OSU-COM partners with NSUOCO for interprofessional education opportunity
Thursday, October 7, 2021
Media Contact: Sara Plummer | Communications Coordinator | 918-561-1282 | email@example.com
The Oklahoma State University College of Osteopathic Medicine and the Northeastern State University Oklahoma College of Optometry have partnered together for interprofessional education opportunities.
OSU-COM in Tulsa and the OSU-COM at the Cherokee Nation location in Tahlequah recently hosted NSUOCO for joint lectures and hands-on training.
Faculty, residents and fourth-year students from NSUOCO assisted OSU medical students and physician assistant students in learning the basics of an eye exam including exam techniques, proper equipment utilization and triaging patients with ocular complaints.
“NSUOCO is very excited to have this opportunity for cross-disciplinary cooperation. It is a great chance for the students and faculty of each program to increase their knowledge of different sub-specialties,” said Dr. Jeff Miller, assistant dean for Academic Affairs at NSU Oklahoma College of Optometry.
Kelsi Batioja was one of the OSU medical students who took part in the interprofessional education event with NSUOCO on Sept. 30.
“I think it’s really great. They spend all their time studying the eye,” said Batioja, a second-year medical student at OSU-COM at the Cherokee Nation. “The hands-on learning helps me and they’re great about explaining things to me. It’s nice interacting with people from other fields.”
For the NSUOCO students, faculty and staff, the partnership gives them the chance to work with future physicians and reinforce the techniques and knowledge they’ve learned by teaching it to others.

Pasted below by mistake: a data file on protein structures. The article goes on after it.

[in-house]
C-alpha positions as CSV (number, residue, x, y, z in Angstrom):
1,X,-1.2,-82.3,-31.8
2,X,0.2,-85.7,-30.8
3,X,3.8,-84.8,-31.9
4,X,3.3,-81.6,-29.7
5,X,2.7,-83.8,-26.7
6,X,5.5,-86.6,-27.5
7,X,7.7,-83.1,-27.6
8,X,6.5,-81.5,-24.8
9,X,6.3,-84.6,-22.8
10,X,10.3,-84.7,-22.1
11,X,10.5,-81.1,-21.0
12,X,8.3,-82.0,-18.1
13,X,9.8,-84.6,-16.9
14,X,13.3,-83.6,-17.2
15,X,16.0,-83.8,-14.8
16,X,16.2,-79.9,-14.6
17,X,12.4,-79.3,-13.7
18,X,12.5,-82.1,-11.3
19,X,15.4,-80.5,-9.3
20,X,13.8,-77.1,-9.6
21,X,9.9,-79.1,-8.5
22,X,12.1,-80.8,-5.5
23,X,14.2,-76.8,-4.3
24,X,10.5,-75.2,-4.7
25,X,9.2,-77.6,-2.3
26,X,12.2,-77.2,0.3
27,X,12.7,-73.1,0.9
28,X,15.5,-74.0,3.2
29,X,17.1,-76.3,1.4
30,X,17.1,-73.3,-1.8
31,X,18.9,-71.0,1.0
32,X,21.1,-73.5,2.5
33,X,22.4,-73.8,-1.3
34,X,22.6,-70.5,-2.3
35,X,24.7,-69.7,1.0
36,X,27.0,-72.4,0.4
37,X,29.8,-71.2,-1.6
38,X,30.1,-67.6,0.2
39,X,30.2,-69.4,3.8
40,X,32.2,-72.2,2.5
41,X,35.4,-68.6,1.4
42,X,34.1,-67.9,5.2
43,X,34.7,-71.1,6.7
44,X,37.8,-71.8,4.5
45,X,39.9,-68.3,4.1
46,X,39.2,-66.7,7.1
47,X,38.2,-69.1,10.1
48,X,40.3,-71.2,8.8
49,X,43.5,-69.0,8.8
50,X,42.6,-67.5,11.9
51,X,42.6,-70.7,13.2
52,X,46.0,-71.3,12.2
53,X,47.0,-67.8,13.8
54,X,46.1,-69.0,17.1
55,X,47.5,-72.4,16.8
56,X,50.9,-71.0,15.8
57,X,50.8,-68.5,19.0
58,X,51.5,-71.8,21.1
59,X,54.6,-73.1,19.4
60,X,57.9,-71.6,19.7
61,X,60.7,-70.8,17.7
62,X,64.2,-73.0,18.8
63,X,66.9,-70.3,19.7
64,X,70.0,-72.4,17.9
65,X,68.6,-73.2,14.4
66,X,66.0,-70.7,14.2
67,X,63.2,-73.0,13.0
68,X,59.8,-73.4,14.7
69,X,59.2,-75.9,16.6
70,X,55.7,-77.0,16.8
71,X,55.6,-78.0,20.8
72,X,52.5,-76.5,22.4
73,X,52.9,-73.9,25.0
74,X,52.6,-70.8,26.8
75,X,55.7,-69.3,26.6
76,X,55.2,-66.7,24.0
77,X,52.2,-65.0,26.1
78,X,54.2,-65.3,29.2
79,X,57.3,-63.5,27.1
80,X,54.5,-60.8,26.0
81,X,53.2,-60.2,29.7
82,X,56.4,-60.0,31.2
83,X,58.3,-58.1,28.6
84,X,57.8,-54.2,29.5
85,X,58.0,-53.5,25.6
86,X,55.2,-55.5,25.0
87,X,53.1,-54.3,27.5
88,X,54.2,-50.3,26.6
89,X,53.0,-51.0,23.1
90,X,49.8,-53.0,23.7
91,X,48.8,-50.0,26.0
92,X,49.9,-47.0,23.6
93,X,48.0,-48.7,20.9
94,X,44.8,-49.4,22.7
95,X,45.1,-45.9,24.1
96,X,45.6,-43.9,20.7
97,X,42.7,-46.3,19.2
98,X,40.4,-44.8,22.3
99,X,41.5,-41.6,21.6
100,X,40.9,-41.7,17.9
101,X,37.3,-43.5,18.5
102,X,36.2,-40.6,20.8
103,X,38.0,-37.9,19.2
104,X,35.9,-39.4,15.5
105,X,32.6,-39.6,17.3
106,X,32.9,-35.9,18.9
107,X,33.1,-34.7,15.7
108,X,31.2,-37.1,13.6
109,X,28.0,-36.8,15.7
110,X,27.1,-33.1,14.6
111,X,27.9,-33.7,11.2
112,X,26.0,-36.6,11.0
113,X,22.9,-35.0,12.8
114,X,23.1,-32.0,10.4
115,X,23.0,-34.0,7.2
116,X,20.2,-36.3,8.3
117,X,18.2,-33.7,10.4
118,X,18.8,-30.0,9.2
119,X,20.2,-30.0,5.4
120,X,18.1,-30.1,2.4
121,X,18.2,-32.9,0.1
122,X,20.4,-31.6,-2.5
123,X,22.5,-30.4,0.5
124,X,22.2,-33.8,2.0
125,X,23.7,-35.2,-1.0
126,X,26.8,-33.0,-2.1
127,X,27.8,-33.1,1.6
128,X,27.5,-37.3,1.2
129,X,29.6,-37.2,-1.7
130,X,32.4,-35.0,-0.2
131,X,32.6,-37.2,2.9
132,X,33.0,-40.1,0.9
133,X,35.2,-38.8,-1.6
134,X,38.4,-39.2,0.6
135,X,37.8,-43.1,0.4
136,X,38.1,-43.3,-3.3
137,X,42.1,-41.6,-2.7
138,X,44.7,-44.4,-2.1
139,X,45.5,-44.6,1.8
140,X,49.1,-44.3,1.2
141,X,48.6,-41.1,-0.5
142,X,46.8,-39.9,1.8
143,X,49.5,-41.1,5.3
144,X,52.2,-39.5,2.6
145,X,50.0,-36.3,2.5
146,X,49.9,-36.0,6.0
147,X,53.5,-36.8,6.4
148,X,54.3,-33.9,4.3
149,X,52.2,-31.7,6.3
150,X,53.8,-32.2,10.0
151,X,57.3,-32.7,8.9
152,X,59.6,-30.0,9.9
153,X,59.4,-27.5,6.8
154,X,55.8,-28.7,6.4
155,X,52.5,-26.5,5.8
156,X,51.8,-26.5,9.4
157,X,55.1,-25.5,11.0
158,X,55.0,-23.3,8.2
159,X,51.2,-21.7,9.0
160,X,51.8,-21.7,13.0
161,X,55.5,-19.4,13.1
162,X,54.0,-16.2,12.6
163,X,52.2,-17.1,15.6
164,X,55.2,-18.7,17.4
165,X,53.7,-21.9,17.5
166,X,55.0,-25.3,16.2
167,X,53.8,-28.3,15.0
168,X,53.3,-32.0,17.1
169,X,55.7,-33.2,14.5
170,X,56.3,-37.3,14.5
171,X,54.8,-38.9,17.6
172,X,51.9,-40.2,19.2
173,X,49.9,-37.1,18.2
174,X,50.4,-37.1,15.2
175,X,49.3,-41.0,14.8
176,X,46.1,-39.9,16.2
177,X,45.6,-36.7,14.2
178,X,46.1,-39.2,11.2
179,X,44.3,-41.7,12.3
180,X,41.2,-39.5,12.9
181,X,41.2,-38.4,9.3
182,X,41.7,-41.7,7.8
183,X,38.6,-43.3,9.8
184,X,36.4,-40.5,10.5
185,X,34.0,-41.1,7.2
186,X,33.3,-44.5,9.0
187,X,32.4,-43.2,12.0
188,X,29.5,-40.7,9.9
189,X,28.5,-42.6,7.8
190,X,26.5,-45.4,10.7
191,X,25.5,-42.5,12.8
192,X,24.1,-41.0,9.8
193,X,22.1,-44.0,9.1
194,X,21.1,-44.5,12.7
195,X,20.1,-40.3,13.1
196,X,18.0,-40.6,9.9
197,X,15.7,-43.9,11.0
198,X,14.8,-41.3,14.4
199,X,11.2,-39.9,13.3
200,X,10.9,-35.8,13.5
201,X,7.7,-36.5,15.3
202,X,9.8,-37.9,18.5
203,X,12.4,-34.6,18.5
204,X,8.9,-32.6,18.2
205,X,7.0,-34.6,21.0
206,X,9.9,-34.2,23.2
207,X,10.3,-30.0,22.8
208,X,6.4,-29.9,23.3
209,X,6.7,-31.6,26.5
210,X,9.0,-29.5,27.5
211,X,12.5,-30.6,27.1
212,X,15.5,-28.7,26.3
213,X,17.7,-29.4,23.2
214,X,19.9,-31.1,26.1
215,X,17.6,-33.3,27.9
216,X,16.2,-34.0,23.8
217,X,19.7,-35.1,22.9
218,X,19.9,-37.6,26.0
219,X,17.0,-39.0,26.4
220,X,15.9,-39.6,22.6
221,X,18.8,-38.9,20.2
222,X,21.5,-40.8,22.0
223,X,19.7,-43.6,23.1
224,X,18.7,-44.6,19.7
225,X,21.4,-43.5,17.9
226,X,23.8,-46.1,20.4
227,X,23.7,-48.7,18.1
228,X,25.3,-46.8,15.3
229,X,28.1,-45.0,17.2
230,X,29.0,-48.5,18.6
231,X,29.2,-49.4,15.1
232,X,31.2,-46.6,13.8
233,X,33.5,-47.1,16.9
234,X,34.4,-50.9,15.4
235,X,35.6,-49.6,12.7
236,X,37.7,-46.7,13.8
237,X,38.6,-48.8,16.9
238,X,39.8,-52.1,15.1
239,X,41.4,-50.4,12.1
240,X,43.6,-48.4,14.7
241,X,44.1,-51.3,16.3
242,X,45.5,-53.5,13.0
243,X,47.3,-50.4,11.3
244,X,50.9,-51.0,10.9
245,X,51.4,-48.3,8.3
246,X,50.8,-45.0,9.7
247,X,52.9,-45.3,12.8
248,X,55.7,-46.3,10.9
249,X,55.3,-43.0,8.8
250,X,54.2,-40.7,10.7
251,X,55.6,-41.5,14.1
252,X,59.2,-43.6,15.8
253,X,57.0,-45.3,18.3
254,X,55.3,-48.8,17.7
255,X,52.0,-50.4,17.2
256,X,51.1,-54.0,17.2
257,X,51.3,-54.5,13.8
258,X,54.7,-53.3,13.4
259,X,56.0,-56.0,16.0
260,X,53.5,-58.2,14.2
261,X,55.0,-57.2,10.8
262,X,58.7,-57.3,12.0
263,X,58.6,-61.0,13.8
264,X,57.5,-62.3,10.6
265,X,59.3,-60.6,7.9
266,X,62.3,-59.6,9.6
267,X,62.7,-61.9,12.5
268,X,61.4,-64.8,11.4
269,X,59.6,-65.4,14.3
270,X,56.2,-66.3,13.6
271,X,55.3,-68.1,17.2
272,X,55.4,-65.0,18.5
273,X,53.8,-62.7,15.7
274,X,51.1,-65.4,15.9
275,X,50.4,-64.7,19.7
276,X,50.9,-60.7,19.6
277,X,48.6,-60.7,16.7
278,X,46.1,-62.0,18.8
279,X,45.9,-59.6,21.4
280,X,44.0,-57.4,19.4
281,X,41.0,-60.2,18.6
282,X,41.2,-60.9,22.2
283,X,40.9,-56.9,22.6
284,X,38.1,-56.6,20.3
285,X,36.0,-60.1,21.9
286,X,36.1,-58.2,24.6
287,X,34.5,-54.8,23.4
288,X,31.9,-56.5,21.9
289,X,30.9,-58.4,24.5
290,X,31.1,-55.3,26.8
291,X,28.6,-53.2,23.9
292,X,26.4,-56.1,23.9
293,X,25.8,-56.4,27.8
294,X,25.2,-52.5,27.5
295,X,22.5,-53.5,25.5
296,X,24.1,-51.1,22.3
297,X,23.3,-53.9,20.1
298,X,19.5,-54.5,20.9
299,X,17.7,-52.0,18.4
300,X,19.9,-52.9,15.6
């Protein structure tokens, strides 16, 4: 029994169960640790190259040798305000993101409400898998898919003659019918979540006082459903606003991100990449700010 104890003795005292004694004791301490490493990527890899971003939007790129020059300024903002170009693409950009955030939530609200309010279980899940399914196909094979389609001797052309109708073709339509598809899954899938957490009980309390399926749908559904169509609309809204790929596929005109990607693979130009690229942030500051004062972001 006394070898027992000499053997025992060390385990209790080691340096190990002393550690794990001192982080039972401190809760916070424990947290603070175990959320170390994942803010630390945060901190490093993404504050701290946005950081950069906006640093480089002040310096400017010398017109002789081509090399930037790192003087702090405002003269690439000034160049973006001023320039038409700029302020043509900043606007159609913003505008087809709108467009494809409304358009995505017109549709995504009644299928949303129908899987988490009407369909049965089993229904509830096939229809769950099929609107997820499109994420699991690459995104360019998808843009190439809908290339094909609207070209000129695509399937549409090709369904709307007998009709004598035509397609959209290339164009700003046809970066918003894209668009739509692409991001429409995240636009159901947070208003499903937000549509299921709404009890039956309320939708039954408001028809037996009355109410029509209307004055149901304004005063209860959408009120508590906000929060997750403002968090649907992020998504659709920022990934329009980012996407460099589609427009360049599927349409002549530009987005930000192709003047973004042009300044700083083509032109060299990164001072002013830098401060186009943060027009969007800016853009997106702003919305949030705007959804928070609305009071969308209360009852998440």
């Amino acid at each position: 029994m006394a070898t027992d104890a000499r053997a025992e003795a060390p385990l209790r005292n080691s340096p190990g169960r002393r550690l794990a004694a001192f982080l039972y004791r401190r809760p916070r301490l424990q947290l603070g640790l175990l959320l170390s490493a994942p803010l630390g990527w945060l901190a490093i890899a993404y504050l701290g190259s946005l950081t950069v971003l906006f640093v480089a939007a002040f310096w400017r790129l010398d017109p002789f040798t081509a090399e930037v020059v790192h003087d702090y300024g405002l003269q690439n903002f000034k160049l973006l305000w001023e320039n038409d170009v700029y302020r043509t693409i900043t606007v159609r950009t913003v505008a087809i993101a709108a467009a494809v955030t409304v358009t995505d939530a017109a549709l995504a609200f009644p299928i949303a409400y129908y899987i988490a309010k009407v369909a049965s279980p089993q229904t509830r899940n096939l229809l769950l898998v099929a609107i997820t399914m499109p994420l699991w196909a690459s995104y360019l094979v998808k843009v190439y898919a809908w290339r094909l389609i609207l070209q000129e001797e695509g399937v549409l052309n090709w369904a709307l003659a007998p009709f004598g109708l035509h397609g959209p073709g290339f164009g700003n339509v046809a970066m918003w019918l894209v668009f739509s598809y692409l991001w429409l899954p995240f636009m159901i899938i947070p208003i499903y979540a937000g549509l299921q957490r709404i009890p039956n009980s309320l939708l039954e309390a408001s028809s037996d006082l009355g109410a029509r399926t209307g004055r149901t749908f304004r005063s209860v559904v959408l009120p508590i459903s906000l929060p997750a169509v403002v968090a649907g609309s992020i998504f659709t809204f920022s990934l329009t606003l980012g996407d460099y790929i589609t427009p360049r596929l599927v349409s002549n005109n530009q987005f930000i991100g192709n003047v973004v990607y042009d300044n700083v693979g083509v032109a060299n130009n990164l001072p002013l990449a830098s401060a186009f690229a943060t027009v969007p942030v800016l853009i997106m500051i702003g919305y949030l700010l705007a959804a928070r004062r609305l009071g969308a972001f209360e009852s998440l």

“I think it’s a great way to learn from each other and meet each other. Make those connections and learn more about what the other profession does,” said Sarah Melinders, a fourth-year NSUOCO student.
For both NSUOCO and OSU-COM students, the partnership is an opportunity to learn alongside other health care professionals and students for the good of Oklahoma patients, said Dr. Nicole Farrar, chair of the Interprofessional Education Committee and interim chair of the Department of Medical Education.
These partnerships are important for building a foundational understanding of the different health care professions and how they contribute to patient care. The goals of interprofessional education include teaching our students how to work with other professions and developing an understanding of how they function as part of the health care team.
In the past, training programs didn’t normally introduce students to other health care professions as part of their education, Farrar said. It wasn’t until after they started practicing medicine that they learned of other professions and their expertise, possibly missing opportunities to consult on cases at the detriment of patients.
“The partnership with NSUOCO introduces our students to another resource in their future practice,” she said. “As we work to meet the health care needs of rural and underserved Oklahoma, our students need to expand their view of how to improve that care. If our students are aware that these other professions are available to meet patients’ needs they are more likely to reach out and make those referrals.”